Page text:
“It is my position as a commissioner, we owe a responsibility of transparency to the people of this state.”
By Ralph Chopoco, Alabama Reflector
The Alabama Medical Cannabis Commission Monday formally voted to delay granting licenses for the growth, manufacture and production of medical cannabis until a third party reviews how applications for the licenses were scored earlier this year.
The decision, following a June 16 meeting where the commission decided for delay amid controversy over the process, also signaled a rejection of calls to restart applications entirely.
Two commissioners, health care attorney Loree Skelton and Charles Price, a retired Montgomery County circuit judge, voted against the proposal to delay the process.
The commission granted about 20 licenses for medical cannabis last month, but decided to delay the grants a few days later, citing potential irregularities in scoring applications.
After the vote on Monday, Skelton criticized the commission’s process of awarding the licenses.
“As a commissioner, I have not been given the opportunity to make an informed consent in knowing the decisions on the matters that have been put before me,” Skelton said. “Almost a year ago today, July 15 I believe was the day, I raised my initial concerns on a contract review. Where is the information that we need to be able to look at to be able to make an informed decision?”
Skelton was particularly critical of the commission granting anonymity to the people who assessed applicants’ qualifications.
The University of South Alabama, which assessed the licenses, brought in evaluators who reviewed the applications and determined the credibility of each license applicant. The evaluators gave the commission the results of the analysis and the scoring, but not the identity of the evaluators or the criteria they used to rank the applications.
“The information we were given gave us no criteria whatsoever as to where their numbers came from,” Skelton said. “We saw no analysis. We saw no summaries of what their numbers came from.”
The scores that emerged from the evaluations played a major role in the license decisions.
“They were going to tell me what they deemed was appropriate for me to know, when they deemed it was appropriate for me to know, and that I was to listen to that and follow their recommendations,” Skelton said. “That is not the way I read the statute, and I made that very clear in that meeting that it is my position as a commissioner, we owe a responsibility of transparency to the people of this state.”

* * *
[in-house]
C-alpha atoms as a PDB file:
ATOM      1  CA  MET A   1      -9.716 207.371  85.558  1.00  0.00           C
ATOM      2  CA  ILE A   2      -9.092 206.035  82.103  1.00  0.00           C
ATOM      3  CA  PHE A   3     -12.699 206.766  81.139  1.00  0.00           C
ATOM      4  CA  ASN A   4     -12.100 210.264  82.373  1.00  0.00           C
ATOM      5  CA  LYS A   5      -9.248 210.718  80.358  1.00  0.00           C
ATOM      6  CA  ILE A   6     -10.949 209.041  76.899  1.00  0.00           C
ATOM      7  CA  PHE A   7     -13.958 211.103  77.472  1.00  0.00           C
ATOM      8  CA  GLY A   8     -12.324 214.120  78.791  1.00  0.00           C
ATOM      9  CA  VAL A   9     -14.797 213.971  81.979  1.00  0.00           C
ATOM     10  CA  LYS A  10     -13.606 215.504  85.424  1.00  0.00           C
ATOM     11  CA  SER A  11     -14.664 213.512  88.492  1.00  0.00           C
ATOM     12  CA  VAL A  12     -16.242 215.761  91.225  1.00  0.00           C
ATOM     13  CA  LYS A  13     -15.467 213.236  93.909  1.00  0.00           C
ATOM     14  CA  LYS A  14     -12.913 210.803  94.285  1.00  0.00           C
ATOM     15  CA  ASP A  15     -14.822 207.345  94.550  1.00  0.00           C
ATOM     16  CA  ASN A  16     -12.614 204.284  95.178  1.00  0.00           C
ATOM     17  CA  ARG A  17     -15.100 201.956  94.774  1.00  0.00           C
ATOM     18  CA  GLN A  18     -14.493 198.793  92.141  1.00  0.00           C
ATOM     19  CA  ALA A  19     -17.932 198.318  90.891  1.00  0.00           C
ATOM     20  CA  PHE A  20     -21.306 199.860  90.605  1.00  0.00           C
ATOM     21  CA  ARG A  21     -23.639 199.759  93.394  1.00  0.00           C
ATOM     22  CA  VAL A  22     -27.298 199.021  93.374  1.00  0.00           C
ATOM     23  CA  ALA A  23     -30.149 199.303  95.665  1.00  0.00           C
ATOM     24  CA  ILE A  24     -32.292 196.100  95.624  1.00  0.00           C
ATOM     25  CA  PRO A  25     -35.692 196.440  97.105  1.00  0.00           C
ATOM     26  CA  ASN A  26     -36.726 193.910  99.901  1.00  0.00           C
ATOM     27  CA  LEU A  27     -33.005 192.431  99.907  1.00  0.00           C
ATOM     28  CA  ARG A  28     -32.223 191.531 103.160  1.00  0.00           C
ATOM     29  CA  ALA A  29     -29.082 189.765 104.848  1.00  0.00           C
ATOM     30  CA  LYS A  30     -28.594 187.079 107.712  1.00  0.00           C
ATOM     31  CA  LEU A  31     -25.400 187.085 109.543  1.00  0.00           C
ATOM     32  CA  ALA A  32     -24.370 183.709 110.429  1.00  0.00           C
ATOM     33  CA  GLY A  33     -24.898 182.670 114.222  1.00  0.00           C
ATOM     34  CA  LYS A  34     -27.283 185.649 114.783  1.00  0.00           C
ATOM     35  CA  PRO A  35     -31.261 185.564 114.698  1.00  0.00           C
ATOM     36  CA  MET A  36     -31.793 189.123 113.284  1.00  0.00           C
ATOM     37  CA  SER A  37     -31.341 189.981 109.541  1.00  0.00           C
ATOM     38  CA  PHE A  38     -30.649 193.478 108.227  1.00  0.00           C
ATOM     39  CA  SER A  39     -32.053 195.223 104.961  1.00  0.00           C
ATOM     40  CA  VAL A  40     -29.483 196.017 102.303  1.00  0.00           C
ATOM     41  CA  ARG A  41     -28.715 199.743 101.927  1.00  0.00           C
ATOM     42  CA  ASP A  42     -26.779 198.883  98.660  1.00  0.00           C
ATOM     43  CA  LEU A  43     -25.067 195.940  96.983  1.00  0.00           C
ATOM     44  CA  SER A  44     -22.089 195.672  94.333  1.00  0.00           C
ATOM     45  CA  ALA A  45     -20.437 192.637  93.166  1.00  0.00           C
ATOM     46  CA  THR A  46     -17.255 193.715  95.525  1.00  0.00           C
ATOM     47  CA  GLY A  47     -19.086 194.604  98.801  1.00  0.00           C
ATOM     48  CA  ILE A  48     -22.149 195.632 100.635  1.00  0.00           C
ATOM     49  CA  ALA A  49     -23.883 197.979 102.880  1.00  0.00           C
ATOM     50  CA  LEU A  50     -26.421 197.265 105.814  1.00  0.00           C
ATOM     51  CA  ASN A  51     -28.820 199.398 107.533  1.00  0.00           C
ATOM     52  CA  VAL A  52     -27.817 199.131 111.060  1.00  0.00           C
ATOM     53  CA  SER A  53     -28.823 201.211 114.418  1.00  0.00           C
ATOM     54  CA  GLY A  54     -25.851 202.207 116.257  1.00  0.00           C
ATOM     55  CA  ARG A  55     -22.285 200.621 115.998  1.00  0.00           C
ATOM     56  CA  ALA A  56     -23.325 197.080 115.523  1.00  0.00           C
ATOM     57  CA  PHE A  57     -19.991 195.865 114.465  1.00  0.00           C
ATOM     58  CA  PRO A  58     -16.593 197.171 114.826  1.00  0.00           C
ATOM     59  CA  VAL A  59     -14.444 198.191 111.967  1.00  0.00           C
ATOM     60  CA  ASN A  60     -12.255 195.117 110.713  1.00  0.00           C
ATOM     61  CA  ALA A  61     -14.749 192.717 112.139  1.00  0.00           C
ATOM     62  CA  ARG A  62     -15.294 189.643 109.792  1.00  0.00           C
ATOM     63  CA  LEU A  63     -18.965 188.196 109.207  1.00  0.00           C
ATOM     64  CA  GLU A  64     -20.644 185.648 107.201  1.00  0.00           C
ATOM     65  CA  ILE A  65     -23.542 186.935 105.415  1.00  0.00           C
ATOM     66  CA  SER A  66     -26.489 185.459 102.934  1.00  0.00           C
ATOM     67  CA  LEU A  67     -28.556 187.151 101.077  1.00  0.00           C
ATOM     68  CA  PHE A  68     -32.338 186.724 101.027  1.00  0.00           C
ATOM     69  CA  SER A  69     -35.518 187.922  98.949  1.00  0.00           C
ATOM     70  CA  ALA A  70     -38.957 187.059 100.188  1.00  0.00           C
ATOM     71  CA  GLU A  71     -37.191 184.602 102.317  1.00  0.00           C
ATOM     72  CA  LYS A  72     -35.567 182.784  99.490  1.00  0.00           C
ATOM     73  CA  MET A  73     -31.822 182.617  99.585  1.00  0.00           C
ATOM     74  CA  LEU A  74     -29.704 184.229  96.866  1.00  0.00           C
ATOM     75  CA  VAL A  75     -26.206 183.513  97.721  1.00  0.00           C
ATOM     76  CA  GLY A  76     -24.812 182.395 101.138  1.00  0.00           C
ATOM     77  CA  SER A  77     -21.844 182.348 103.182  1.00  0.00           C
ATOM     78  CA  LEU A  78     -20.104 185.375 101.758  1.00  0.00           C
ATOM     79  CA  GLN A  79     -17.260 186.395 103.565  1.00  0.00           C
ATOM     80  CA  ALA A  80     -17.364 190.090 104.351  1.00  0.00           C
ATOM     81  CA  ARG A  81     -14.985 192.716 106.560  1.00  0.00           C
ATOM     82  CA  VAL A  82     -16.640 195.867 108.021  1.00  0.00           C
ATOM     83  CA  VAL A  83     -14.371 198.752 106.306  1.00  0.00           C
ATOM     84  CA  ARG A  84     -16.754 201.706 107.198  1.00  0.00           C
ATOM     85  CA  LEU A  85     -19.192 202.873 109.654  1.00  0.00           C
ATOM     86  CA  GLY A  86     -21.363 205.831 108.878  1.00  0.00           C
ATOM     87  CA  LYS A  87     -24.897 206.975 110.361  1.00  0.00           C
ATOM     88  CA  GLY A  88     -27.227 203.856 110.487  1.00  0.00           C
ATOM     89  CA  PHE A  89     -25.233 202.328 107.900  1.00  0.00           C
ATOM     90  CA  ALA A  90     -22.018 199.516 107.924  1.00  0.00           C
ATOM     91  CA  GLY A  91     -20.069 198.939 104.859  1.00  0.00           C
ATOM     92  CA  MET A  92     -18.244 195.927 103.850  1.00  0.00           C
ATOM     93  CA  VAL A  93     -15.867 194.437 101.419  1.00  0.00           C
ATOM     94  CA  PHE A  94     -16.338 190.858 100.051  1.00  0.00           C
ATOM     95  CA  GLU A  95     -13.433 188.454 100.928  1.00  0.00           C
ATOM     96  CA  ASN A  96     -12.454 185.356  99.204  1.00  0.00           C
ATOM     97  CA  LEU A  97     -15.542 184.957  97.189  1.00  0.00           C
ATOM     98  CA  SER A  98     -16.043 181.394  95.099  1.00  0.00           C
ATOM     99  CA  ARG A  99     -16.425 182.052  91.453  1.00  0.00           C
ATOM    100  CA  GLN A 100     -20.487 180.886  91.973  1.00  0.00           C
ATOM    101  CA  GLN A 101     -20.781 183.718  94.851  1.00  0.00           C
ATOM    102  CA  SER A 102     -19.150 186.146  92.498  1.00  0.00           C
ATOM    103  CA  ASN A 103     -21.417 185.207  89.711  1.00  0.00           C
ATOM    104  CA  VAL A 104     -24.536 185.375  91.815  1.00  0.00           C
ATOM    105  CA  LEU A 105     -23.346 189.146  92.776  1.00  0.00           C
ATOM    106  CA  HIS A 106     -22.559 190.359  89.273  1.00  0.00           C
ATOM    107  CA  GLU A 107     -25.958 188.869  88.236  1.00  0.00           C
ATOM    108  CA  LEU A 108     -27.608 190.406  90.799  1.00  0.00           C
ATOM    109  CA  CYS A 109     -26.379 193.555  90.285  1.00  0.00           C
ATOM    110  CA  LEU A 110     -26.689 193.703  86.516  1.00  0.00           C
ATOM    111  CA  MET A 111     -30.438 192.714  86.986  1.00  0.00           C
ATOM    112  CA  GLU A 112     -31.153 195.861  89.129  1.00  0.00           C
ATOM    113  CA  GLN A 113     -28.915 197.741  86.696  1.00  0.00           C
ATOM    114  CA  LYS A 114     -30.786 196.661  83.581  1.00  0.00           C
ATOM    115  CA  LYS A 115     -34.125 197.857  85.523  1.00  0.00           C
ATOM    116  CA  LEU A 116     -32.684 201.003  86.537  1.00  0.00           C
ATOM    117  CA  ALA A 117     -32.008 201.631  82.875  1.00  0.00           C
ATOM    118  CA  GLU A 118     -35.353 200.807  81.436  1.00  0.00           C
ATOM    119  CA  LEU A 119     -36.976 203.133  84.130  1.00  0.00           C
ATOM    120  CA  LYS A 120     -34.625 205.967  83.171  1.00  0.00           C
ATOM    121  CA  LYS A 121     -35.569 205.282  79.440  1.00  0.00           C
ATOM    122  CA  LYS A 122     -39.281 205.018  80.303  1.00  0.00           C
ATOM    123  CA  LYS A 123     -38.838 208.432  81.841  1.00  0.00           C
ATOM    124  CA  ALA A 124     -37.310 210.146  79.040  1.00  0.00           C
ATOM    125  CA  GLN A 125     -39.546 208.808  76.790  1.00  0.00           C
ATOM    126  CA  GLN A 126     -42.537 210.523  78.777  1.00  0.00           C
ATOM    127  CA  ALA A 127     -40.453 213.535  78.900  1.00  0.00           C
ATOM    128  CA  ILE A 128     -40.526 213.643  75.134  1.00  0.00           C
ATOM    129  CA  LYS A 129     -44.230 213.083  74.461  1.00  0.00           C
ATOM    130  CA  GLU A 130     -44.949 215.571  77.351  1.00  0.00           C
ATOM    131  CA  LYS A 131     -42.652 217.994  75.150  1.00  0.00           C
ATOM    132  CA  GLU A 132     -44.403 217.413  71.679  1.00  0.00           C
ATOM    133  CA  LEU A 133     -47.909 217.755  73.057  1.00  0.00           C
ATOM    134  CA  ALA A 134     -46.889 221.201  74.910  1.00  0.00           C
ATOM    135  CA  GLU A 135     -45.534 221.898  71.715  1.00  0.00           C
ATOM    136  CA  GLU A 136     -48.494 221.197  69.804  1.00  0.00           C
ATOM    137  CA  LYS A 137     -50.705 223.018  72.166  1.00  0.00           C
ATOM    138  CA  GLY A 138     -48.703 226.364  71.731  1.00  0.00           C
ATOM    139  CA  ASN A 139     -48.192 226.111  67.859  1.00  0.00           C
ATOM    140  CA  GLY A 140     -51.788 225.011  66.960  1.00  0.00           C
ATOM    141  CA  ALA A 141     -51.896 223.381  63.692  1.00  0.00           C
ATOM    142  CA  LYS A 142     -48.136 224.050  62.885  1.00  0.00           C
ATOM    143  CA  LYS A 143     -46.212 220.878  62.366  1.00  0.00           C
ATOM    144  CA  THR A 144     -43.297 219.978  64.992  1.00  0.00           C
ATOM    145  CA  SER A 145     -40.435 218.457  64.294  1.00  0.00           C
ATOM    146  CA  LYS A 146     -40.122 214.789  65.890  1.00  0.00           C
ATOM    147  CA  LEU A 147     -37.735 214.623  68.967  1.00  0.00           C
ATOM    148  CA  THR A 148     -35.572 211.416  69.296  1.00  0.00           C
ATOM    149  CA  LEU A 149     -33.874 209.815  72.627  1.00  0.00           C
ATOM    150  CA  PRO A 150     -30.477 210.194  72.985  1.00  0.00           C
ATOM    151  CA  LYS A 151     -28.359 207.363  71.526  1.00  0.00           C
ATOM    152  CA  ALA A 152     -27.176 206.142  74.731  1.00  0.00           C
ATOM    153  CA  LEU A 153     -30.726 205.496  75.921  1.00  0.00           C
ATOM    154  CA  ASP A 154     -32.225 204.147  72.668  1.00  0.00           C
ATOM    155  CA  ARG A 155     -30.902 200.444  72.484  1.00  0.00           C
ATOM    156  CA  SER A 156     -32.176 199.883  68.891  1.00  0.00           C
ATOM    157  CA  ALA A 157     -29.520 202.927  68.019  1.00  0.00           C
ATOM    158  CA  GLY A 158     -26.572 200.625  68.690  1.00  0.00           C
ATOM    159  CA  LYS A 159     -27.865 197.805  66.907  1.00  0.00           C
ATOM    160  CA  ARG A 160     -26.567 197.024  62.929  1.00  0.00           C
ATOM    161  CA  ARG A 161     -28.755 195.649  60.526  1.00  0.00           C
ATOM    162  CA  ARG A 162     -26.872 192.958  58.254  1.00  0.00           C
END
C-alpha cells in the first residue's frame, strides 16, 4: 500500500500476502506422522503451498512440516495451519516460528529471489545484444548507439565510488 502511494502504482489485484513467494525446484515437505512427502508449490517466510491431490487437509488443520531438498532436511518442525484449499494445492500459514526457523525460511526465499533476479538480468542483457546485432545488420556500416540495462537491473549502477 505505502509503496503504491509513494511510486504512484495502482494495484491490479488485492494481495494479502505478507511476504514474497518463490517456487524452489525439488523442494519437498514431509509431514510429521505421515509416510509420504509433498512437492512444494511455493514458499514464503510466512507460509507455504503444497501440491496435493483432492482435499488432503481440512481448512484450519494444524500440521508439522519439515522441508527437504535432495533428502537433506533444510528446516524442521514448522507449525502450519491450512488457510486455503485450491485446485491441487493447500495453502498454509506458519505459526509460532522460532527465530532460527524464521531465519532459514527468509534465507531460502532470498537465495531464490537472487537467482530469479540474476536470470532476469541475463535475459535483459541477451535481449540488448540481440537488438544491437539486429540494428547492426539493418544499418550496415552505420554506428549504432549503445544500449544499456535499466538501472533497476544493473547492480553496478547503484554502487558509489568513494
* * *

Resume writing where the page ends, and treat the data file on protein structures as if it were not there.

Skelton said she expected to get access to the evaluations so she could come to an independent decision that incorporated the findings of the evaluators.
“When we are not given the opportunity to do our job to receive the information that we need, and we are told, ‘no, you may not have that information because we have to protect the integrity of the process,’” Skelton said. “It is my understanding that us sitting here, casting our votes, that is our job to protect the integrity of the process.”
The Commission’s problems began shortly after the June 12 meeting when the members announced who would be awarded the licenses for the different activities related to the medical cannabis industry. Shortly after the meeting, officials announced there was an error in the way that scores were tabulated and called for a halt to the process.
“We immediately, as a staff, began to realize that some things didn’t add up,” said John McMillan, the executive director of the commission. “Instead of trying to cover that up, which we probably would have gotten away with it, we knew the right thing to do was admit the problems and then go about fixing the problems.”
That led to a lawsuit questioning whether the Commission had the authority to halt the process. A hearing was held in which a Montgomery Circuit Court Judge issued a stay on the appeals process for applicants who were denied a license.
Another company then filed suit, requesting the Montgomery Circuit Court to issue a temporary restraining order and preliminary injunction for the AMCC’s decision to delay awarding the license. The court issued a stay on top of the AMCC’s delay July 6, affirming the commission’s decision.
The Commission has contracted with an auditor KPMG, based out of Montvale, New Jersey, to review the tabulated scores.
After KPMG completes the review, the commission will consider a motion to void the scores from the first award and reconsider license awards. That will likely happen at a meeting scheduled for August 10.
Skelton and Price sought to have a subset of commissioners review license applications for integrated facilities—which grow, process and distribute medical cannabis—then bring 10 of the most qualified applicants before the commission, who would then grant licenses to five.
That motion failed.
A second motion from Skelton requested the commission not have a review by KMPG, and instead meet with the applicants and come to some kind of agreement to move forward with awarding the licenses.
The motion failed for a lack of a second.
Those denied licenses said Monday criticized the commission’s decision.
“The process of starting over is the only thing that would make it fair,” said David Ware, of Greenup Corporation based in Kellyton, Alabama, who applied for but did not receive a license. “There is nothing lost. You are not even losing the application fee If you take that application fee and give it back to the applicant and say, ‘hey, we are going to do this over, that way everybody is back to square one.”
Mike Dowd of Specialty Products of Alabama in Foley, Alabama, also denied a license, said his company had invested $25 million in its facilities. He said he had “lots of questions” about the KPMG review.
“You can’t do the same thing over again and get a different result,” he said. “My question is, ‘what are they going to do?’”